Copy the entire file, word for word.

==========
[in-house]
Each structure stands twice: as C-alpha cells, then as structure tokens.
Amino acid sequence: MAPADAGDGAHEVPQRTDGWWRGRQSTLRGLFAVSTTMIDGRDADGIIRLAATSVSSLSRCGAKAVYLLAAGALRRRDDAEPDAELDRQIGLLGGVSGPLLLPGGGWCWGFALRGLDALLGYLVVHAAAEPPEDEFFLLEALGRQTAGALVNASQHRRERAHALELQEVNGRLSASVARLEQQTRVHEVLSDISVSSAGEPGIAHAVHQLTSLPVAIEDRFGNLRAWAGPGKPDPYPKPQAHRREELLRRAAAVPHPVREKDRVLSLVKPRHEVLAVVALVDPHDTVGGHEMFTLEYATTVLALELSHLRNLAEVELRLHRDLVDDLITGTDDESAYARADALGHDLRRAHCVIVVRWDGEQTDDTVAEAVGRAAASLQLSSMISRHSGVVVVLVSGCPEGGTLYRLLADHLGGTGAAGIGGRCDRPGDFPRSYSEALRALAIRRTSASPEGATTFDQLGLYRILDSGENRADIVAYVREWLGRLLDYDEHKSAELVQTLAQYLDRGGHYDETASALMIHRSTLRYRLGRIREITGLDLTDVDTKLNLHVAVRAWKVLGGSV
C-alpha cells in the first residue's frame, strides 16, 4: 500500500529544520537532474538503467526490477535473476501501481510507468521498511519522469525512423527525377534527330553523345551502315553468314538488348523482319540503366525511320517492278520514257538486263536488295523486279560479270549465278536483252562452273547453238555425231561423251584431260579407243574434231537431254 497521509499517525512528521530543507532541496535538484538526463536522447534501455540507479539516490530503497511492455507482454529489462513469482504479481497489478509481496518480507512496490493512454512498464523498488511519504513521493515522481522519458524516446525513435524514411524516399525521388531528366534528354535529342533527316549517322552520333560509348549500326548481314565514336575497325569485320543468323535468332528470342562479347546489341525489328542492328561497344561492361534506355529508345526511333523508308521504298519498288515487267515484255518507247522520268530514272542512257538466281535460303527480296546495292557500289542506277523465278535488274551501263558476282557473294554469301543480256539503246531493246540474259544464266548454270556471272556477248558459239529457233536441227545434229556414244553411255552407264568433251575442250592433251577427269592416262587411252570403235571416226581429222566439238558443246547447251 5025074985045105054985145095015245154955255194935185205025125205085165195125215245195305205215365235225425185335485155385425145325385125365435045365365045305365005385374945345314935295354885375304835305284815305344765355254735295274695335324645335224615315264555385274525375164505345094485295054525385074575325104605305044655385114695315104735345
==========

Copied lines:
[in-house]
Each structure stands twice: as C-alpha cells, then as structure tokens.
Amino acid sequence: MAPADAGDGAHEVPQRTDGWWRGRQSTLRGLFAVSTTMIDGRDADGIIRLAATSVSSLSRCGAKAVYLLAAGALRRRDDAEPDAELDRQIGLLGGVSGPLLLPGGGWCWGFALRGLDALLGYLVVHAAAEPPEDEFFLLEALGRQTAGALVNASQHRRERAHALELQEVNGRLSASVARLEQQTRVHEVLSDISVSSAGEPGIAHAVHQLTSLPVAIEDRFGNLRAWAGPGKPDPYPKPQAHRREELLRRAAAVPHPVREKDRVLSLVKPRHEVLAVVALVDPHDTVGGHEMFTLEYATTVLALELSHLRNLAEVELRLHRDLVDDLITGTDDESAYARADALGHDLRRAHCVIVVRWDGEQTDDTVAEAVGRAAASLQLSSMISRHSGVVVVLVSGCPEGGTLYRLLADHLGGTGAAGIGGRCDRPGDFPRSYSEALRALAIRRTSASPEGATTFDQLGLYRILDSGENRADIVAYVREWLGRLLDYDEHKSAELVQTLAQYLDRGGHYDETASALMIHRSTLRYRLGRIREITGLDLTDVDTKLNLHVAVRAWKVLGGSV
C-alpha cells in the first residue's frame, strides 16, 4: 500500500529544520537532474538503467526490477535473476501501481510507468521498511519522469525512423527525377534527330553523345551502315553468314538488348523482319540503366525511320517492278520514257538486263536488295523486279560479270549465278536483252562452273547453238555425231561423251584431260579407243574434231537431254 497521509499517525512528521530543507532541496535538484538526463536522447534501455540507479539516490530503497511492455507482454529489462513469482504479481497489478509481496518480507512496490493512454512498464523498488511519504513521493515522481522519458524516446525513435524514411524516399525521388531528366534528354535529342533527316549517322552520333560509348549500326548481314565514336575497325569485320543468323535468332528470342562479347546489341525489328542492328561497344561492361534506355529508345526511333523508308521504298519498288515487267515484255518507247522520268530514272542512257538466281535460303527480296546495292557500289542506277523465278535488274551501263558476282557473294554469301543480256539503246531493246540474259544464266548454270556471272556477248558459239529457233536441227545434229556414244553411255552407264568433251575442250592433251577427269592416262587411252570403235571416226581429222566439238558443246547447251 5025074985045105054985145095015245154955255194935185205025125205085165195125215245195305205215365235225425185335485155385425145325385125365435045365365045305365005385374945345314935295354885375304835305284815305344765355254735295274695335324645335224615315264555385274525375164505345094485295054525385074575325104605305044655385114695315104735345